These are existential thoughts, but I think they fit this discussion: Everything is poetry, and nothing is poetry. There is, actually, no such thing as poetry as separate from any other use of language. All language is poetry or else none of it is. Poets have no power, and any attempt to blossom forth, so to speak, as a reputable writer is well-meaning but largely an effort to shine in a very small world. This is kind of awesome, but it depends on what your concerns are. My own interest in poetry is much different than it was when I was an MFA student. I think a lot of us who have gone through programs have thought about what they taught us later, whether or not they were worthwhile, whether or not we borrowed too much money, etc. At least I hope this is the case. Also: all poetry is fiction, too, and the separation of poetry from fiction was a marketing move, not a question of actual genre. One could also argue for conceptual poetry’s position or for Flarf’s, which are interesting as well.
If poetry is enjoyable, then yay! But there will never be too many poets unless we insist on a coterie/cult model that keeps ordinary people out. I love Whitman for this, sort of, this inclusion. Anyway.
I’m skeptical of market-oriented analysis, because its premise forces ideologically harmonious – but malignant – conclusions.
Put it this way:
1. The only market for classicists is other classicists (and a sliver of dilettantes negligible in a market scenario).
2. There are too many classics programs, and too many archaeologists, ancient historians, and linguists and litterateurs of ancient languages.
1. The only market for astrophysicists is other astrophysicists (and a sliver of dilettantes negligible in a market scenario).
2. There are too many astrophysics programs, and too many astrophysicists, cosmologists, and astrobiologists.
Some human work just isn’t negotiable or ‘valuable’ in an easily market-definable way. Even obvious sources of value, like technological development (in the case of space programs) and increased linguistic competence (which one hopes all the humanities departments contribute to!), as well as exchange-resistant parameters like ‘quality of life’, aren’t translatable into quarterly reports or easily summarized productivity targets.
Reconciliation: It’s worth it for society to sponsor work that doesn’t pay for itself in obvious ways, and it’s worth it to them for people to do those jobs for less compensation than is available in market-compensated work.
Listening to L=A=N=G=U=A=G=E founder Bruce Andrews last night reminds why its always pretty much the same people in the room. At least he wasn’t doing the cut-up thing of reading from shuffled 3×5 cards but from ms. page. If you closed your eyes it would be hard to tell the difference.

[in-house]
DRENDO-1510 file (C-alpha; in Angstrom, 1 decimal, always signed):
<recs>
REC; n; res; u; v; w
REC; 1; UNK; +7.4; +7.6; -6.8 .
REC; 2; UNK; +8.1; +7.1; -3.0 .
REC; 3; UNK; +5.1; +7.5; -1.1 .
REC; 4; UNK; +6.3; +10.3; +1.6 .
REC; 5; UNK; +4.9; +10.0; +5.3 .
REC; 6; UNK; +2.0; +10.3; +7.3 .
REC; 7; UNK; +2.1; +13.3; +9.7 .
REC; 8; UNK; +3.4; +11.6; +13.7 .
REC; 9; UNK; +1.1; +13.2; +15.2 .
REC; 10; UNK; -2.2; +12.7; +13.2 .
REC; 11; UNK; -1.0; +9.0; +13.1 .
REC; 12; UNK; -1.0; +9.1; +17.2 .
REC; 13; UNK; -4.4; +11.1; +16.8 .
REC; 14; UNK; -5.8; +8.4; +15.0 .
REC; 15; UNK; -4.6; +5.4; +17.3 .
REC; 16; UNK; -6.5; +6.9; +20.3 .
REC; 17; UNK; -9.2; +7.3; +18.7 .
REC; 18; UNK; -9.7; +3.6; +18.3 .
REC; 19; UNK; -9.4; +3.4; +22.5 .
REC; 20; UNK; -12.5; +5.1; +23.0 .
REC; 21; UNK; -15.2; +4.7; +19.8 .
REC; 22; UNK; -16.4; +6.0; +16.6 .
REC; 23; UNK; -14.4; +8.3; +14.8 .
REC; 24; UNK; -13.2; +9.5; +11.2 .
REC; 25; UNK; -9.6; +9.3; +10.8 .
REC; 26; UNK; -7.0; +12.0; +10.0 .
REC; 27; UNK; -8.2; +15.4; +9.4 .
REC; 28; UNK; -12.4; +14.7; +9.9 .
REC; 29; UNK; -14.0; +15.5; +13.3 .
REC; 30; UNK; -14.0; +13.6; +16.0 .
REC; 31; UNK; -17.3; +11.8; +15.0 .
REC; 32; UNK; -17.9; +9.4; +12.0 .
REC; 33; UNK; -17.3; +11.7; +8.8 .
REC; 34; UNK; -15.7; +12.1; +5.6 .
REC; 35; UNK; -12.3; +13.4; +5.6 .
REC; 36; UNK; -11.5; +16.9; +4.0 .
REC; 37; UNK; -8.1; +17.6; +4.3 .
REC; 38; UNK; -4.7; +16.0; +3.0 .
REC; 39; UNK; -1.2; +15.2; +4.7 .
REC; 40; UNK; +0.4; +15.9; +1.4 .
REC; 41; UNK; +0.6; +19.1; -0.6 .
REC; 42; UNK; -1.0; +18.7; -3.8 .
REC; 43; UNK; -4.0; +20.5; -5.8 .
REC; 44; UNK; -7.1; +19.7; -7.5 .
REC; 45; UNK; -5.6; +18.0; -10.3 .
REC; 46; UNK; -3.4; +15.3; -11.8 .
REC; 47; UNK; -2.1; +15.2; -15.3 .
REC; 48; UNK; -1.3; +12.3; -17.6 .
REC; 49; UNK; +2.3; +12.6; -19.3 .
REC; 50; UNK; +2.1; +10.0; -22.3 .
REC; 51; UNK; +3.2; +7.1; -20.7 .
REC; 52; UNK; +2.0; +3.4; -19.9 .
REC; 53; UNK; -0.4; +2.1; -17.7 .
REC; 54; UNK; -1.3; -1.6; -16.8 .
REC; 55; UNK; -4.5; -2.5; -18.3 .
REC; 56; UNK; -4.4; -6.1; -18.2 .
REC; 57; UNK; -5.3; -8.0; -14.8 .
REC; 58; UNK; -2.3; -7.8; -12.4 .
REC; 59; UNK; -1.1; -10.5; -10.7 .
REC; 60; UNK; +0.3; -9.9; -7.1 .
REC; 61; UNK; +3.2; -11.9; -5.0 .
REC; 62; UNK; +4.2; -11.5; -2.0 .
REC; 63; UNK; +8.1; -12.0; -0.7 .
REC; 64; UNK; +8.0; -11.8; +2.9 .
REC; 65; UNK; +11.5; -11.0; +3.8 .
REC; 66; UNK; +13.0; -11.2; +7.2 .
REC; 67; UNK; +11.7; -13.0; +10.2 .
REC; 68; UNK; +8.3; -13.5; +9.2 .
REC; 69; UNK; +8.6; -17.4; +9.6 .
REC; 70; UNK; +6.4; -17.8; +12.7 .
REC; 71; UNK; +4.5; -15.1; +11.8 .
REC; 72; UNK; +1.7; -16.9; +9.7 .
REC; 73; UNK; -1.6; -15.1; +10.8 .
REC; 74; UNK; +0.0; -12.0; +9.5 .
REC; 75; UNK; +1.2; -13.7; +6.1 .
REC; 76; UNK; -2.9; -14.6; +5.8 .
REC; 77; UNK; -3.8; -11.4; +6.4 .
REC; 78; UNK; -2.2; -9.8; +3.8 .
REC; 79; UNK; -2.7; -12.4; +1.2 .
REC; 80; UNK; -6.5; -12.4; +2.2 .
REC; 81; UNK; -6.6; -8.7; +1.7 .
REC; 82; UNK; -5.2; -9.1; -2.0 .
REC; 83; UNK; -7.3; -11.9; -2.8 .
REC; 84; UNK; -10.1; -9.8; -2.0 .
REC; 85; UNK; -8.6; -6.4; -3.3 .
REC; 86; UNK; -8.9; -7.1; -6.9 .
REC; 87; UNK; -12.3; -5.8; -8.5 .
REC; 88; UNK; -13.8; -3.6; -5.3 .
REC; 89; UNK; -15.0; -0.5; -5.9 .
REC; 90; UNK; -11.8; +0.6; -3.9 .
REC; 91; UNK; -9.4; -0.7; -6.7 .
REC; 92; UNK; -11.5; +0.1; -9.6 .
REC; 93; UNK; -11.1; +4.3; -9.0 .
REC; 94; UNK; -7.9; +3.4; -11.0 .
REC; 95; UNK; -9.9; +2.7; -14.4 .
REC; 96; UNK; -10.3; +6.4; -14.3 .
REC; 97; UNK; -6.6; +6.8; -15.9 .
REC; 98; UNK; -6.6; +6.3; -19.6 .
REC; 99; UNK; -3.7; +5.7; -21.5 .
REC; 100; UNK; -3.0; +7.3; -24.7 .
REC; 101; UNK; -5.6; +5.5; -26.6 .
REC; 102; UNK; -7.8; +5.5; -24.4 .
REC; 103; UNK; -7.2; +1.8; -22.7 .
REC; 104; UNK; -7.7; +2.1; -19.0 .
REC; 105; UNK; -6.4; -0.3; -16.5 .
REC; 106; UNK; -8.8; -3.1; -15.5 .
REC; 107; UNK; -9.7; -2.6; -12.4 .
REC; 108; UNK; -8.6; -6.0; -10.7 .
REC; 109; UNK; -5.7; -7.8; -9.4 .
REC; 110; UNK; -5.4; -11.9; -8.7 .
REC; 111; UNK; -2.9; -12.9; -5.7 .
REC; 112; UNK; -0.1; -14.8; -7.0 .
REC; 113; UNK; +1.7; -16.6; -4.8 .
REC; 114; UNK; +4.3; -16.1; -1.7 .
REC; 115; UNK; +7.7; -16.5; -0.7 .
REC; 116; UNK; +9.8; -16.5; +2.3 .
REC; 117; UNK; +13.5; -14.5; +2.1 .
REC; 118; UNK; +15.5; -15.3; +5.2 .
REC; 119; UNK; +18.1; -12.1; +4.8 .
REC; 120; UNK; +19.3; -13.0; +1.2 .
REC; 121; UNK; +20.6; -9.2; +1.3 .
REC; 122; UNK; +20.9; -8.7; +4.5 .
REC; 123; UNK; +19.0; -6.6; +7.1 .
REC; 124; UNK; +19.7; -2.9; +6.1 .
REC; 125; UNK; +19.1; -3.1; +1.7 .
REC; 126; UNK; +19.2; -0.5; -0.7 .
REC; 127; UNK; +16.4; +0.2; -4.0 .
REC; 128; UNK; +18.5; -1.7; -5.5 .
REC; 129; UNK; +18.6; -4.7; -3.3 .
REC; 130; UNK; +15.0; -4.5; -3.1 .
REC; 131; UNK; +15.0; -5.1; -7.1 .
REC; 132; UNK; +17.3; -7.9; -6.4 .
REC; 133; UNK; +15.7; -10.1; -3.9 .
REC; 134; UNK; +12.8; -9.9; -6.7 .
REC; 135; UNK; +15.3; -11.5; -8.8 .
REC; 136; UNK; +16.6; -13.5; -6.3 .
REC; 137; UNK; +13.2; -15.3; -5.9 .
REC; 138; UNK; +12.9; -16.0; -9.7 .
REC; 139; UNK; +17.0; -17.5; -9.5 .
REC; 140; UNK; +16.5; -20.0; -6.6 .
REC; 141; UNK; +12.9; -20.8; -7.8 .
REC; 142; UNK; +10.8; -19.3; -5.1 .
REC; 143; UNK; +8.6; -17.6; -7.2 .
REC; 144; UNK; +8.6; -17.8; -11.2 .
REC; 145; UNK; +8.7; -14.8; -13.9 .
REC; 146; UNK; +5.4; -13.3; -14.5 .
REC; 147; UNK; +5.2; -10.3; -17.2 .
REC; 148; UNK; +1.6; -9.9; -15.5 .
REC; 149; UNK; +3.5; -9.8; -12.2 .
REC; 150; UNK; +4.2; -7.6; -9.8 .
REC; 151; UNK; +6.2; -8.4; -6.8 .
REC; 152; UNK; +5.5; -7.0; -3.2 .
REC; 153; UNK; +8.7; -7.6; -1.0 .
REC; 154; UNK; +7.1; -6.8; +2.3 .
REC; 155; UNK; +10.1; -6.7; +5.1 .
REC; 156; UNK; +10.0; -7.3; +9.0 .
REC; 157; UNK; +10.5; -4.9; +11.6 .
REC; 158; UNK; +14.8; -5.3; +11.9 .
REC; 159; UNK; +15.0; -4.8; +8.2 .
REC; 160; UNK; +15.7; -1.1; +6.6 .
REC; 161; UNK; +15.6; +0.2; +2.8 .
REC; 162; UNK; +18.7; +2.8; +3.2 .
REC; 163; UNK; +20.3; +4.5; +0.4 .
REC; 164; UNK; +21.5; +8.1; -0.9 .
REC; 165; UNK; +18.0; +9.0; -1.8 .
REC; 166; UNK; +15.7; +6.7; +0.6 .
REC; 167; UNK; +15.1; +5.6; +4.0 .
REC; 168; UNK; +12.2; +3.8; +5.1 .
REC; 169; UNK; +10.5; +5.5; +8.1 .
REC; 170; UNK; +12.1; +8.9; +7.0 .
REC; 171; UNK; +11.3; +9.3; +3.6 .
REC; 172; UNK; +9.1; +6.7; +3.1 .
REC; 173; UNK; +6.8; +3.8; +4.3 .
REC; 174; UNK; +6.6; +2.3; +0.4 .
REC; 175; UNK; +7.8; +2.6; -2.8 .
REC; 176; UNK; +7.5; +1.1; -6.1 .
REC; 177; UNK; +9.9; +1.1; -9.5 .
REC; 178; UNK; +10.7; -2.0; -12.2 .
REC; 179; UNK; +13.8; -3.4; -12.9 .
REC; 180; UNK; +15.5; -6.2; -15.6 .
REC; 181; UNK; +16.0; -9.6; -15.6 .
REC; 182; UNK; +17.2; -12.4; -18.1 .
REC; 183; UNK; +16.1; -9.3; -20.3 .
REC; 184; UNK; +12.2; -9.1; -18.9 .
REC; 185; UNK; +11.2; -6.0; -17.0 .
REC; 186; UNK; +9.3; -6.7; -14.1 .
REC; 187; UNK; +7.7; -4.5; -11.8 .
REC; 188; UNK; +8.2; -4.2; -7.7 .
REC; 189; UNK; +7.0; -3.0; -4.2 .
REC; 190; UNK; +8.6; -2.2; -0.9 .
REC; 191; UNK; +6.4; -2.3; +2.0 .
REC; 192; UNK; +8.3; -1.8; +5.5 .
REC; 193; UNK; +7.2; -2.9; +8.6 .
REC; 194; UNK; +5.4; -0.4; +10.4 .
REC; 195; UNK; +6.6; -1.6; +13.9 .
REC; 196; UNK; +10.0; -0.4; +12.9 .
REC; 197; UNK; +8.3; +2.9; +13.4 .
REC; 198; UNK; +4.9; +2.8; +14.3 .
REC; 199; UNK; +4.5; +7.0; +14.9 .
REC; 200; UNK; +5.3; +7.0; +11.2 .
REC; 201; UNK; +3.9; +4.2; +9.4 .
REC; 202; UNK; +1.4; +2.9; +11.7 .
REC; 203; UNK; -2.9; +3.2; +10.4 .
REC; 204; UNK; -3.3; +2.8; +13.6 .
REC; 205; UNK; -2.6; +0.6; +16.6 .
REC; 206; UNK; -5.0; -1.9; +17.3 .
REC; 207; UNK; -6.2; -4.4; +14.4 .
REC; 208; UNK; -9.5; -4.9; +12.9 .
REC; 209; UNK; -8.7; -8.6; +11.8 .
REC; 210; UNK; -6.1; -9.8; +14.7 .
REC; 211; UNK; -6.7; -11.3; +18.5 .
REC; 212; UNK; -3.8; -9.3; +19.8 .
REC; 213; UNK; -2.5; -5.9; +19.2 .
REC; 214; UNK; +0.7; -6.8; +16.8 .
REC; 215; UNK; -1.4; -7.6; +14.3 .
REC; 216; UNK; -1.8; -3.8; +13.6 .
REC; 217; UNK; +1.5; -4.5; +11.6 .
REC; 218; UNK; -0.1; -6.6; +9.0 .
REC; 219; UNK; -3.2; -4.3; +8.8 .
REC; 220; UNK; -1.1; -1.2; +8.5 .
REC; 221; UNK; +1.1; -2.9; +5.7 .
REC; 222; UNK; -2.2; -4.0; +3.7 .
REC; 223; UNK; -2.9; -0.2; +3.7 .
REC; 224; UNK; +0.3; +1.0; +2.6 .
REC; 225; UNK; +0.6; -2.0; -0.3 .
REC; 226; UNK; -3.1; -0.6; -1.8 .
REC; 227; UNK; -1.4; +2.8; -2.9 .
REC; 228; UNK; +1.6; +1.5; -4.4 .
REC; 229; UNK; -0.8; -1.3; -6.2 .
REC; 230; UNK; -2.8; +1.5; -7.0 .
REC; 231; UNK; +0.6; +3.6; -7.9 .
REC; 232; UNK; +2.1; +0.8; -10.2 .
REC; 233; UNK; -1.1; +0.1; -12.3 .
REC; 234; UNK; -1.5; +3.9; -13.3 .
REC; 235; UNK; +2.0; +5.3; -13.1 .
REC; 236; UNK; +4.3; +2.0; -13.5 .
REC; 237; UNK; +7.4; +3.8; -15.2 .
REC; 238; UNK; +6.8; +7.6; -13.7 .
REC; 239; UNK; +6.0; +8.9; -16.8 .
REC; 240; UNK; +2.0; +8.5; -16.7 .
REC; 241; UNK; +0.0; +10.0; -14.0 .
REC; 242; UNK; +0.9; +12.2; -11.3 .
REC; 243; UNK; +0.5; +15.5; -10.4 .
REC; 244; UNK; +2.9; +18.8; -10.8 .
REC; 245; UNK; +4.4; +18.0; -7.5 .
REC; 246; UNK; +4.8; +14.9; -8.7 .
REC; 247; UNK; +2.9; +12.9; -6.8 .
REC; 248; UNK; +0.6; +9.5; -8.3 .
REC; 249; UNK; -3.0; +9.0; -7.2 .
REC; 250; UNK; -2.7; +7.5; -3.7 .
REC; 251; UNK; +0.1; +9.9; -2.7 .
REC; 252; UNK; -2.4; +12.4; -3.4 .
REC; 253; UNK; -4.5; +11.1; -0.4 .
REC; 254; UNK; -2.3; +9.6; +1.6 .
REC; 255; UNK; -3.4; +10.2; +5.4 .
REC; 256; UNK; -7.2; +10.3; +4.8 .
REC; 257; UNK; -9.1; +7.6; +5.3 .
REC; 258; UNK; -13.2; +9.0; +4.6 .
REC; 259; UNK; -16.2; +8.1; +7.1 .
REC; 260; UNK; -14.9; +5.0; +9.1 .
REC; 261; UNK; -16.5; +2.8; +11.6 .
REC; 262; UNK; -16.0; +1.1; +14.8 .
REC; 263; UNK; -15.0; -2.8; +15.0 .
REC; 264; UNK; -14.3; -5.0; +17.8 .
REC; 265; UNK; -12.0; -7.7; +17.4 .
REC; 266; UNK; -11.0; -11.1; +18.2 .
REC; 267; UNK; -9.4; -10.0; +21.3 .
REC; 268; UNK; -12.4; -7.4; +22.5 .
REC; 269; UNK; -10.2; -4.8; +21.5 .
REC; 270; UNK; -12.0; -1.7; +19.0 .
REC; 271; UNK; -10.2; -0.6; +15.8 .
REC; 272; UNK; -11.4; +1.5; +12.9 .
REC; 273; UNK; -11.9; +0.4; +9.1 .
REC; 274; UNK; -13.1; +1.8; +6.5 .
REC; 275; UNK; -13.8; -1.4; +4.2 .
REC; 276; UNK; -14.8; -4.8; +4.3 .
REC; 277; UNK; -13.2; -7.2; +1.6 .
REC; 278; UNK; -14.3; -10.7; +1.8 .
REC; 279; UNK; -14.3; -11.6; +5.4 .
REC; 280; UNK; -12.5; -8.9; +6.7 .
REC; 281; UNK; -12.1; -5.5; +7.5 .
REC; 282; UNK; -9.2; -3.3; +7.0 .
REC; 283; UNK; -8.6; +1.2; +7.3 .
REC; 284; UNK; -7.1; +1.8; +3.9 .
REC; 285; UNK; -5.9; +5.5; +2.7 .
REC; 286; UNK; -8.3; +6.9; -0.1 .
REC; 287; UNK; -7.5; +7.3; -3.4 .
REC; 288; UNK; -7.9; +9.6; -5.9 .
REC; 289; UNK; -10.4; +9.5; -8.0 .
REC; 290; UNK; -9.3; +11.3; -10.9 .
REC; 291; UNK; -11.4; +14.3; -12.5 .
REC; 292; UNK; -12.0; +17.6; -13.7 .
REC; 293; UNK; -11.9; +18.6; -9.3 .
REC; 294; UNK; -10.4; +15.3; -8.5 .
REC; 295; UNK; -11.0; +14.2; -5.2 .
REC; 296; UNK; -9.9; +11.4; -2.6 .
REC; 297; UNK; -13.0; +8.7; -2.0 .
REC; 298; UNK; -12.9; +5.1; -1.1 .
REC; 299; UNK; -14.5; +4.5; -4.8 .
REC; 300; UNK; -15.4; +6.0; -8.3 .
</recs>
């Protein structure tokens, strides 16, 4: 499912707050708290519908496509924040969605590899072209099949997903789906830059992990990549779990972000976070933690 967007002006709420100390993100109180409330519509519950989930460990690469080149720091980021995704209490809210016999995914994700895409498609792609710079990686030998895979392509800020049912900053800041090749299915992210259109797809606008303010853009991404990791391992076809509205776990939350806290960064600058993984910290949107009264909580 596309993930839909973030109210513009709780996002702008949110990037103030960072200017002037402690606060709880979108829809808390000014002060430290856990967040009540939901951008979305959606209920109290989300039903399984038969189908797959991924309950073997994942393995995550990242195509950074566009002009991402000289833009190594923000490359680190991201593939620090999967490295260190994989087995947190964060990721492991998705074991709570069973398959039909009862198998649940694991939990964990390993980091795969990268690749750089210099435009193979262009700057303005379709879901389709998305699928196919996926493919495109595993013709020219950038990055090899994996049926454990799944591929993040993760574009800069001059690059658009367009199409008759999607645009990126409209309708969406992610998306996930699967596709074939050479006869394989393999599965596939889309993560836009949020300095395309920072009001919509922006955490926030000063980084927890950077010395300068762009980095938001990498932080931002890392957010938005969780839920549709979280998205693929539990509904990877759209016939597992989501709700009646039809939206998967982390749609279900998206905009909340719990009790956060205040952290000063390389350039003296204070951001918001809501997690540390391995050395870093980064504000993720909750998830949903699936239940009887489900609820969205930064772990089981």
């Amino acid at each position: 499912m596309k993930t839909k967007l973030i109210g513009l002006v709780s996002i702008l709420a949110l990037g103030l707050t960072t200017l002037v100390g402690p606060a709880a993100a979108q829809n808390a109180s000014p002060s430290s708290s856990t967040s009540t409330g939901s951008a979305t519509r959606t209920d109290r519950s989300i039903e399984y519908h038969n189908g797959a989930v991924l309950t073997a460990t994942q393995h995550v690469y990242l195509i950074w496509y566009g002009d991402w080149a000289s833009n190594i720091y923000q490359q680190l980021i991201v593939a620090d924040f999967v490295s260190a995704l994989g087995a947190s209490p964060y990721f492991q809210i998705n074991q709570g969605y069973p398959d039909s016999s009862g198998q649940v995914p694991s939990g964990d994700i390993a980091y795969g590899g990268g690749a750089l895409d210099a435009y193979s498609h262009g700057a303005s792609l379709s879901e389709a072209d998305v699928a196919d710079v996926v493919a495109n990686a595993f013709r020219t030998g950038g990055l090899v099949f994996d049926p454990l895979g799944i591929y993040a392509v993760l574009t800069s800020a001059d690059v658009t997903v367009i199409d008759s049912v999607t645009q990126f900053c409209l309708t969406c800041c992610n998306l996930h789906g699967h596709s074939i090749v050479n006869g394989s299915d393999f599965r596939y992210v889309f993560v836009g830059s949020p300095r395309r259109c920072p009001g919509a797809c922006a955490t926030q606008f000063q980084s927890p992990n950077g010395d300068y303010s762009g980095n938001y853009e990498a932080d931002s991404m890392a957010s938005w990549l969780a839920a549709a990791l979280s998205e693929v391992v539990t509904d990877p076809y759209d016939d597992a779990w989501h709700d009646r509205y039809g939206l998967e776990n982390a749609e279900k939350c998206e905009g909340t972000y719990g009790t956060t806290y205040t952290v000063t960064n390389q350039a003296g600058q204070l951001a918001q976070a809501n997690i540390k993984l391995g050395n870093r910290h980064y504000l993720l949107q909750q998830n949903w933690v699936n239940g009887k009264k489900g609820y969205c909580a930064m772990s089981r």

Maybe we need a World Poetry Book Night, people standing on corners giving out books chosen for the accessibility. I’m not talking The Best of Robert Frost or 100 Greatest Love Poems, but perhaps a special anthology of accessible contemporary verse. I’m thrilled to be giving away The Things They Carried on April 23 (love that book, but I’m particularly interested in the margins between fiction and The Worse Genre Title Ever Called Creative Non-Fiction.
I would rather be giving away poetry.
Actually, I live across the street from the New Orleans Jazz and Heritage Festival, and last year I put a box out on an inverted pickle bucket on the street with several poems in a series on my favorite jazz artists. I labeled it Free Jazz Poetry and I found I had to restock it every day. I don’t know how many ended up in the garbage can but people were picking them up.
Universities are businesses and the Deans can be such cunts but I think the people teaching in them usually care. You should see the desperate look in my lecturers’ eyes when no one in the room can answer their questions.
You don’t understand the way the DH is used: You have a pitcher that doesn’t face a pitcher. It’s true, you have less situational hitting and substitution planning which makes the AL game easier to coach, but your pitchers have to work harder. Facing the bottom of a lineup becomes more difficult and making pitching changes for better matchups is harder with 9 real hitters. I think it’s different baseball. I don’t think it’s better or worse. One’s more difficult to coach, and one’s more difficult to pitch. I’m glad that both leagues have different rules because yes, NL is a purer form of sport and promotes athleticism. It gave us Babe Ruth, a hitting pitcher. One of the greatest hitters of all time, and the best short career pitcher of all time (the man pitched a 14inning complete game for fucks sake and had two twenty win seasons).